• If an item or service is denied, call your doctor’s or other health care provider’s office to make sure they submitted the correct information. If not, the office may resubmit. If you disagree with any decision made, you can file an appeal with Medicare.

o    Offer free consultations services or equipment and ask for a Medicare number for any reason.

o    Call on the phone or come door-to-door and say they represent Medicare or the federal government.

o    Offer non-medical in-home services or transportation and say they are Medicare-approved.

o    Bill Medicare for medical equipment for a senior in a nursing home.

The website www.stopmedicarefraud.gov is full of information about how to guard against Medicare fraud and report suspicious activity.

Reporting suspected Medicare fraud

If a person finds a charge that looks suspicious, contact the provider who billed for the services or goods and ask about the charge. The provider can explain the charge or may realize that it is a billing error.

If the provider does not have an explanation for the charge, the explanation doesn’t match the services or goods received, or the provider cannot be reached, immediately contact Medicare at 1-800-MEDICARE (1-800-633-4227), call the inspector general at 1-800-HHS-TIPS (1-800-447-8477) or email HHSTips@hhs.gov.

As described by Bob LaMendola, a reporter for the Sun Sentinel, South Florida seniors called a special Medicare fraud hotline to give an account of more than 54,000 incidents of alleged Medicare fraud from 2007 through September of 2011. In February 2012, the U.S. government shared the results of the investigations from these calls:

  • $58.6 million in overpayments were recovered
  • $10.7 million in questionable bills not paid
  • $3 million seized from fraudulent firms
  • 103 companies kicked out of Medicare
  • 106 companies flagged for extra scrutiny in future claims
  • 835 fraud investigations started
  • 30 cases referred for prosecution

And that is just in South Florida! While seniors can be a target for Medicare fraud, they also have the power to combat Medicare fraud by paying closer attention to the details of their health care bills and taking action when necessary.

Reprinted by Always Best Care Senior Services with permission from

Senior Spirit,  a publication of the Society of Certified Senior Advisors. 

The Certified Senior Advisor (CSA) program provides the advanced knowledge and practical tools to serve seniors at the highest level possible while providing recipients a powerful credential that increases their competitive advantage over other professionals.  The CSA works closely with Always Best Care Senior Services

to help ABC business owners understand how to build effective relationships with seniors based on a broad-based knowledge of the health, social and financial issues that are important to seniors, and the dynamics of how these factors work together in seniors’ lives.  To be a Certified Senior Advisor (CSA) means one willingly accepts and vigilantly upholds the standards in the CSA Code of Professional Responsibility. These standards define the behavior that we owe to seniors, to ourselves, and to our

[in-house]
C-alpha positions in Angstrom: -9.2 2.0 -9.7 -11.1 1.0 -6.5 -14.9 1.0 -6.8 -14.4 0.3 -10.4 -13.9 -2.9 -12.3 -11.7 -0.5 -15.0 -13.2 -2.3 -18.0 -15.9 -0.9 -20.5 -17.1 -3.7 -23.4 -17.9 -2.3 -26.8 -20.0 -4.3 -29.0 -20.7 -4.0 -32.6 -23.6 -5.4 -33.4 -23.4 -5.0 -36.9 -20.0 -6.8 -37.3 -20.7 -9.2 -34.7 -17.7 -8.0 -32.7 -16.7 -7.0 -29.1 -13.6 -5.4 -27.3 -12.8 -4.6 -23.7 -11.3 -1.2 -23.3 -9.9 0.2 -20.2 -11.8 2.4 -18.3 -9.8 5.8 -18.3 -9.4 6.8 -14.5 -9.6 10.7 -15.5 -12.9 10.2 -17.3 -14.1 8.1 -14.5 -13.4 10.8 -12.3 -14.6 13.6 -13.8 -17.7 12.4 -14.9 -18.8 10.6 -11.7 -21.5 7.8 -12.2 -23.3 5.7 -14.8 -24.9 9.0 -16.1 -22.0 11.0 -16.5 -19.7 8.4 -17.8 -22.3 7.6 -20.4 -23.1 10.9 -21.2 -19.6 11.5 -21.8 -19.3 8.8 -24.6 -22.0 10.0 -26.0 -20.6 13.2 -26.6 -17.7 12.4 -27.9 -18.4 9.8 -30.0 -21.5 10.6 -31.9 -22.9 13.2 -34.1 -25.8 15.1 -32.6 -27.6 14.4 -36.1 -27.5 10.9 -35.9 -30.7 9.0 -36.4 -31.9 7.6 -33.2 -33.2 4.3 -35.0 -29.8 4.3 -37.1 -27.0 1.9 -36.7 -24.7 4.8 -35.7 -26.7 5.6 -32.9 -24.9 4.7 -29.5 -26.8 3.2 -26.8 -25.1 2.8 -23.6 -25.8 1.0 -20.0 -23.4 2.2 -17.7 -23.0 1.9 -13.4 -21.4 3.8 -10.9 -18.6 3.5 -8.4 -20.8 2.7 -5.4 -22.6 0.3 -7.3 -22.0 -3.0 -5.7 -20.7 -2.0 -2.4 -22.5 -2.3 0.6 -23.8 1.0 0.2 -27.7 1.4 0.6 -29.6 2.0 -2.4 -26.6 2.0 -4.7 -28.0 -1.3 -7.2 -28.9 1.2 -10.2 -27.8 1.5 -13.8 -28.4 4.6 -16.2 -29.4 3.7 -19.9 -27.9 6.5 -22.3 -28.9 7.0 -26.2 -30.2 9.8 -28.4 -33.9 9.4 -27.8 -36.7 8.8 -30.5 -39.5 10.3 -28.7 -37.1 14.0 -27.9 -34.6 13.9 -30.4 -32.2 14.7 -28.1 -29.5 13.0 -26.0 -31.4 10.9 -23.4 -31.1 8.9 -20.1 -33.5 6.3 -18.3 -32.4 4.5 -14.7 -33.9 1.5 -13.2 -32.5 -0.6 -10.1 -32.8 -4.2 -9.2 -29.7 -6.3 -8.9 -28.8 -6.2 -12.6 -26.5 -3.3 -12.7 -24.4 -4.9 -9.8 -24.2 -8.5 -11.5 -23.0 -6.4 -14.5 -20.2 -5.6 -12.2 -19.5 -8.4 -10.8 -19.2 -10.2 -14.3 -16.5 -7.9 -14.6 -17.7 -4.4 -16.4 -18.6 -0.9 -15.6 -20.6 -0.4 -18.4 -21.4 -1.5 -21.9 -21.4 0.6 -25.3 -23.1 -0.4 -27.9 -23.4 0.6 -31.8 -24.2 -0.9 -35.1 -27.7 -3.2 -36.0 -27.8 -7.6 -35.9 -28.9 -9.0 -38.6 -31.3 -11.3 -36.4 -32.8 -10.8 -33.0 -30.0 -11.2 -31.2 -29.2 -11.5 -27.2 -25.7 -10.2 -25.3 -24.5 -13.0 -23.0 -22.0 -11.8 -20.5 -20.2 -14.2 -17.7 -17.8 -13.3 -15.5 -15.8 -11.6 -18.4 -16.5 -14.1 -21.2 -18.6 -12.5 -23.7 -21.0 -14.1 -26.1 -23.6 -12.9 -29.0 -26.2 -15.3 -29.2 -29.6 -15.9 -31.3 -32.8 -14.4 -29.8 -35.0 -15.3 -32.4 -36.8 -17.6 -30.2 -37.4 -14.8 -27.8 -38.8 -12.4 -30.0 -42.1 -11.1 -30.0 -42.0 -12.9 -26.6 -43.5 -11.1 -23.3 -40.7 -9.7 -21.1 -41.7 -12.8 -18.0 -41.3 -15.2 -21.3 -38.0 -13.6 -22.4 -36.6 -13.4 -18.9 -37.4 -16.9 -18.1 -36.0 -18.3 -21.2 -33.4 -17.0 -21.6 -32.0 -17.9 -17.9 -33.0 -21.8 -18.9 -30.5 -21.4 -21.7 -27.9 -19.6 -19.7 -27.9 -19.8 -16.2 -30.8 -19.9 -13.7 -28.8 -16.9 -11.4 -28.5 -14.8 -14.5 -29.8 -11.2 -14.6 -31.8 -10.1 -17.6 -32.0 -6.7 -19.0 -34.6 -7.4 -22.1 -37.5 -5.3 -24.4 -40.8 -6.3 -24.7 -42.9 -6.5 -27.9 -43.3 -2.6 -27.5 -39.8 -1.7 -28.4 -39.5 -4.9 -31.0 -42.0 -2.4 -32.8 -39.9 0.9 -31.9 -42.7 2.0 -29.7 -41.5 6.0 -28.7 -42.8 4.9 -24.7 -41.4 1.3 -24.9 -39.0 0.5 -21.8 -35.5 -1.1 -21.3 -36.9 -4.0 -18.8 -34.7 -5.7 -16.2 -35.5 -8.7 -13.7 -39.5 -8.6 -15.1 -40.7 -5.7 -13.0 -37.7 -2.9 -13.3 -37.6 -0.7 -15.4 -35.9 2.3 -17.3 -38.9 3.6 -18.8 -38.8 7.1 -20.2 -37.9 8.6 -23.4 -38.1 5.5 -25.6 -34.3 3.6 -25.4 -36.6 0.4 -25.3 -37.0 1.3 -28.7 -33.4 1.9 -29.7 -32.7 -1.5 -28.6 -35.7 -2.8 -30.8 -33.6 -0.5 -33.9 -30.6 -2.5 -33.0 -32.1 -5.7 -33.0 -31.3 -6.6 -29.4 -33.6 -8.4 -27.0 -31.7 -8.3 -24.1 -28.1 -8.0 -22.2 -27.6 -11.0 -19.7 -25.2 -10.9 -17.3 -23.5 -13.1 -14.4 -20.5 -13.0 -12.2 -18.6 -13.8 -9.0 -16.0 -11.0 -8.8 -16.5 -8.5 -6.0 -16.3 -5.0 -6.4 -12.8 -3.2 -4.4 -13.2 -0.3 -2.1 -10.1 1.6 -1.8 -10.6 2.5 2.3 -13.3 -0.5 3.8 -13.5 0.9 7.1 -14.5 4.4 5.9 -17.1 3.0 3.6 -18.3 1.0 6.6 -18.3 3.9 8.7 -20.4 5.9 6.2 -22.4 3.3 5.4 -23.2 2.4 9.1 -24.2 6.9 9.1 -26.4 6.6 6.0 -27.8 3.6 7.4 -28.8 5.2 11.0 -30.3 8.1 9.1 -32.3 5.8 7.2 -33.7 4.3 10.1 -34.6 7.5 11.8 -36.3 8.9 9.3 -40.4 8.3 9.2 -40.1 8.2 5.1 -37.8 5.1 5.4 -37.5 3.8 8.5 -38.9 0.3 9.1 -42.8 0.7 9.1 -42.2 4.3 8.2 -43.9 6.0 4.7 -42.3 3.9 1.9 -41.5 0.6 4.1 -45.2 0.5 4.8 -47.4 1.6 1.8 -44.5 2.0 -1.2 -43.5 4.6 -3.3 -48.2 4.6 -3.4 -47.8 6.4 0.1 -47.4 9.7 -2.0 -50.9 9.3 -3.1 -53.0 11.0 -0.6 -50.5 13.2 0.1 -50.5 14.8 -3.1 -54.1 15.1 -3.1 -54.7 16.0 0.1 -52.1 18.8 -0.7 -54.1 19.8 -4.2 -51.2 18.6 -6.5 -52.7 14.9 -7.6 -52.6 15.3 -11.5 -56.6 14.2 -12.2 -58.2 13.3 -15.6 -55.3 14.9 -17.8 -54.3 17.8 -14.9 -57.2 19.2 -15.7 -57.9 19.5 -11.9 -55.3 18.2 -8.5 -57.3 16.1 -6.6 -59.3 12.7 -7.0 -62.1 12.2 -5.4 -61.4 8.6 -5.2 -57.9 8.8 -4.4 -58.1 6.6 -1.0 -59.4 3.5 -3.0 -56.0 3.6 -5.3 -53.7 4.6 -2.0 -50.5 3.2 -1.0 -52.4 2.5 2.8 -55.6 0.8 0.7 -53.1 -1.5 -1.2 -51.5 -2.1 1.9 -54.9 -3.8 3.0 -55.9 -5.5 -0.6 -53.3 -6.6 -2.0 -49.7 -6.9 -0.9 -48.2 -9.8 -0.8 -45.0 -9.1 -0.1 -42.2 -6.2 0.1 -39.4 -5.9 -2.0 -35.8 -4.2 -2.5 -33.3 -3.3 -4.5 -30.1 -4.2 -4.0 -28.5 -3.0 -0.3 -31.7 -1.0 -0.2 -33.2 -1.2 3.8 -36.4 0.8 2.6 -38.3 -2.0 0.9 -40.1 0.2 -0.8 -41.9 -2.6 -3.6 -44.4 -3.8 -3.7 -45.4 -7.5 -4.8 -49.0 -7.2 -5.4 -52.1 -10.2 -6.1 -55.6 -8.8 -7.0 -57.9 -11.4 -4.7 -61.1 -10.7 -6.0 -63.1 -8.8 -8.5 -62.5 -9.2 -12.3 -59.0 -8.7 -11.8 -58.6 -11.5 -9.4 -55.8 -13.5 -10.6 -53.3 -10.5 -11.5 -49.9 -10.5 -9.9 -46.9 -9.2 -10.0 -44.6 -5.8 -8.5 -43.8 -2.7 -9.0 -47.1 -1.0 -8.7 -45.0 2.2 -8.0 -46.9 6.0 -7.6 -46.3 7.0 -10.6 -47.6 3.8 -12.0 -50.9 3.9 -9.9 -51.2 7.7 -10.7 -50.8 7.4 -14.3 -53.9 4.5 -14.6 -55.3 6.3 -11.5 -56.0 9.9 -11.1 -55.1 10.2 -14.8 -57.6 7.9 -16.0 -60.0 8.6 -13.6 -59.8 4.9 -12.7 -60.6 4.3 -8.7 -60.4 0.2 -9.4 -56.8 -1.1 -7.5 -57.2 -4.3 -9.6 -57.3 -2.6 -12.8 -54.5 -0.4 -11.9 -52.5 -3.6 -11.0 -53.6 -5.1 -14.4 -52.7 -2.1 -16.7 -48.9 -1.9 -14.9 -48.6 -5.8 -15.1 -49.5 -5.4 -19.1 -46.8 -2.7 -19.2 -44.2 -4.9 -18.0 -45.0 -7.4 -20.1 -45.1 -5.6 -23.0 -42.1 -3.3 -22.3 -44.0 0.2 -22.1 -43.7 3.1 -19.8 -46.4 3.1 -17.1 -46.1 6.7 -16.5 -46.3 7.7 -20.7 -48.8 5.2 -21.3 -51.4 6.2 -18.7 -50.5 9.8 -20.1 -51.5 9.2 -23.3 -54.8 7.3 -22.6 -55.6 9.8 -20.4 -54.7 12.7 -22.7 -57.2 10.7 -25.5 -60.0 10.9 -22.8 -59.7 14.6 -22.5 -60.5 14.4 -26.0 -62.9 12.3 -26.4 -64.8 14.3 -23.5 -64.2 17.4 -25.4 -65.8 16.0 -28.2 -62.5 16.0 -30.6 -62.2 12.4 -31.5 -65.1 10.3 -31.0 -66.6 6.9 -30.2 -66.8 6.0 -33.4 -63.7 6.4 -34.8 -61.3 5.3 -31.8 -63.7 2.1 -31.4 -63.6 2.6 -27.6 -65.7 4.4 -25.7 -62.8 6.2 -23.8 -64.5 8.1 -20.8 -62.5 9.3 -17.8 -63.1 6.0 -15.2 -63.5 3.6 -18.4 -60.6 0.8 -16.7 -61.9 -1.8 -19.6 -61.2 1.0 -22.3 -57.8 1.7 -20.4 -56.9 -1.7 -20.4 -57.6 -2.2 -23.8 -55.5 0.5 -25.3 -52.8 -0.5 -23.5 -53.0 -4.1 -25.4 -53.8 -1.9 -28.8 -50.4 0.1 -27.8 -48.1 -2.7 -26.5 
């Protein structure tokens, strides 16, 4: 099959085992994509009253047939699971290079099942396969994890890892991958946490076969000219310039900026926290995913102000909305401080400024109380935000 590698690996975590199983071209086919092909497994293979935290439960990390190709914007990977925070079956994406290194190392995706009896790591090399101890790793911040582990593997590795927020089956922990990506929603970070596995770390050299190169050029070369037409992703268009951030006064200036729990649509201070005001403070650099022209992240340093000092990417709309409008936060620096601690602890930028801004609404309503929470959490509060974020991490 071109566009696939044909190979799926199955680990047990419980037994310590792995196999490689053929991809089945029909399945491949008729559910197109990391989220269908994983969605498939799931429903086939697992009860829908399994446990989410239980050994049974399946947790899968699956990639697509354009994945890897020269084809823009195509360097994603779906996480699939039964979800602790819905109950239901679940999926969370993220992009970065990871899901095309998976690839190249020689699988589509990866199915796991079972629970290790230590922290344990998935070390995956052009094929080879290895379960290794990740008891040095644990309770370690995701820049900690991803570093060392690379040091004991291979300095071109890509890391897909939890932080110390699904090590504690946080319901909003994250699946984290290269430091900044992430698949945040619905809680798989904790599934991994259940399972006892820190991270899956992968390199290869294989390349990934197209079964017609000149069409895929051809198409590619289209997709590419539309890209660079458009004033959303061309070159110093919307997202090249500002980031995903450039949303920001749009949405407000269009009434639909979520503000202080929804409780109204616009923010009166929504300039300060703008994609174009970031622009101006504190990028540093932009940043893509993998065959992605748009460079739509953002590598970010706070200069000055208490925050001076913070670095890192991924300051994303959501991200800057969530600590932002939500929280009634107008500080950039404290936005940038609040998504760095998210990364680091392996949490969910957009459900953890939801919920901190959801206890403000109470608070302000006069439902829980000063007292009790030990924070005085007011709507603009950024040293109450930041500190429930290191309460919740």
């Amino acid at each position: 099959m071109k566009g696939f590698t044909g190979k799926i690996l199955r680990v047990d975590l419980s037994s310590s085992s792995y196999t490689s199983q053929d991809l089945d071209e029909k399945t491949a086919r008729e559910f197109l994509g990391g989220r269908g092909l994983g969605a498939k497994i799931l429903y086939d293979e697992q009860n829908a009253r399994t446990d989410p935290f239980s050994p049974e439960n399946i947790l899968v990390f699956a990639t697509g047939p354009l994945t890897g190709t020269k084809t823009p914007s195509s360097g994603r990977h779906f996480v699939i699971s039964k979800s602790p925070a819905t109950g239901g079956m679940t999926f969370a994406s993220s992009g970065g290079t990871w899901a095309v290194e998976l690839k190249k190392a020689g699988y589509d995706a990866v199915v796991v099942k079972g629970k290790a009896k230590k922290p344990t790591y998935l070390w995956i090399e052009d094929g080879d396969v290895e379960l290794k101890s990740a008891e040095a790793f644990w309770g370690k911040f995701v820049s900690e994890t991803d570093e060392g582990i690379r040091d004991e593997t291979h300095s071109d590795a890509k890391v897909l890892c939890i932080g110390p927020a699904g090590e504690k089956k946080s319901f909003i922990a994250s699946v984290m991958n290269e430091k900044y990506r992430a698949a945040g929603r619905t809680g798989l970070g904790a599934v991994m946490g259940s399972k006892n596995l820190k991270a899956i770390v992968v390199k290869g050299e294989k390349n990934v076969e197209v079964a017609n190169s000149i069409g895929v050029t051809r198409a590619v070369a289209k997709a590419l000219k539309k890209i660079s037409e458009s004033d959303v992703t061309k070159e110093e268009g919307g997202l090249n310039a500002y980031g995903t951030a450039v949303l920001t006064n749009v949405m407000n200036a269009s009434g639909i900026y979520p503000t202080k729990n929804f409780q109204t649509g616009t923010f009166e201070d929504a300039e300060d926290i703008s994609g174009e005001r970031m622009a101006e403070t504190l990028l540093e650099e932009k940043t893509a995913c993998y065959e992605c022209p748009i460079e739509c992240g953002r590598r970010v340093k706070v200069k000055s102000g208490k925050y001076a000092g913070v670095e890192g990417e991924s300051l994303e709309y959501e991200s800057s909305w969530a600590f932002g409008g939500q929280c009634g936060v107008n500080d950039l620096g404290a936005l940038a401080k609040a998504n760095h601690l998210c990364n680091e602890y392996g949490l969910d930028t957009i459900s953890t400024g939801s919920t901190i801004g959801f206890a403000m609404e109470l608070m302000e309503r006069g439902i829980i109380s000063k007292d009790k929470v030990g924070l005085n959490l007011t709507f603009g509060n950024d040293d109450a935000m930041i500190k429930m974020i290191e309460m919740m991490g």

fellow CSAs. The reputation built over the years by the hard work and high standards of CSAs flows to everyone who adds the designation to their name.  For more information, visit www.society-csa.com.

Always Best Care Senior Services

Always Best Care Senior Services (www.alwaysbestcare.com/) is based on the belief that having the right people for the right level of care means peace of mind for the client and family. Always Best Care Senior Services has assisted over 25,000 seniors, representing a wide range of illnesses and personal needs. This has established the company as one of the premier providers of in-home care, assisted living placement assistance, and skilled home health care in the United States.

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Link Between Passive Smoking And Dementia

An international study by scientists in China, the UK and USA has found a link
between passive smoking and syndromes of dementia.

The study of nearly 6,000
people in five provinces in China reveals that people exposed to passive smoking
have a significantly increased risk of severe dementia syndromes.

Passive smoking, also known as ‘second-hand’ smoke or environmental
tobacco smoke (ETS), is known to cause serious cardiovascular and respiratory
diseases, including coronary heart disease and lung cancer. However,
until now it has been uncertain whether ETS increases the risk of dementia,
mainly due to lack of research. Previous studies have shown an association
between ETS and cognitive impairment, but this is the first to find a
significant link with dementia syndromes.

The study, published in
Occupational and Environmental Medicine, is a collaboration between scientists
at King’s College London and Anhui Medical University, China, along with
colleagues in the UK and USA.

According to the World Health Organization
(WHO), nearly 80 percent of the more than one billion smokers worldwide live in
low- and middle-income countries, where the burden of tobacco-related illness
and death is heaviest; but only 11 percent of the world’s population are
protected by comprehensive smoke-free laws.

China is the largest
consumer of tobacco in the world, with 350 million smokers. Since 2006, the
Chinese government has actively promoted the introduction of smoke-free
environments in hospitals, schools, on public transport and in other public
places, but implementation has not been widespread.

Recent data show
that the prevalence of passive smoking is still high, with over 50 percent of
people exposed to environmental tobacco smoke on a daily basis. China also has
the highest number of dementia sufferers in the world, with increasing rates of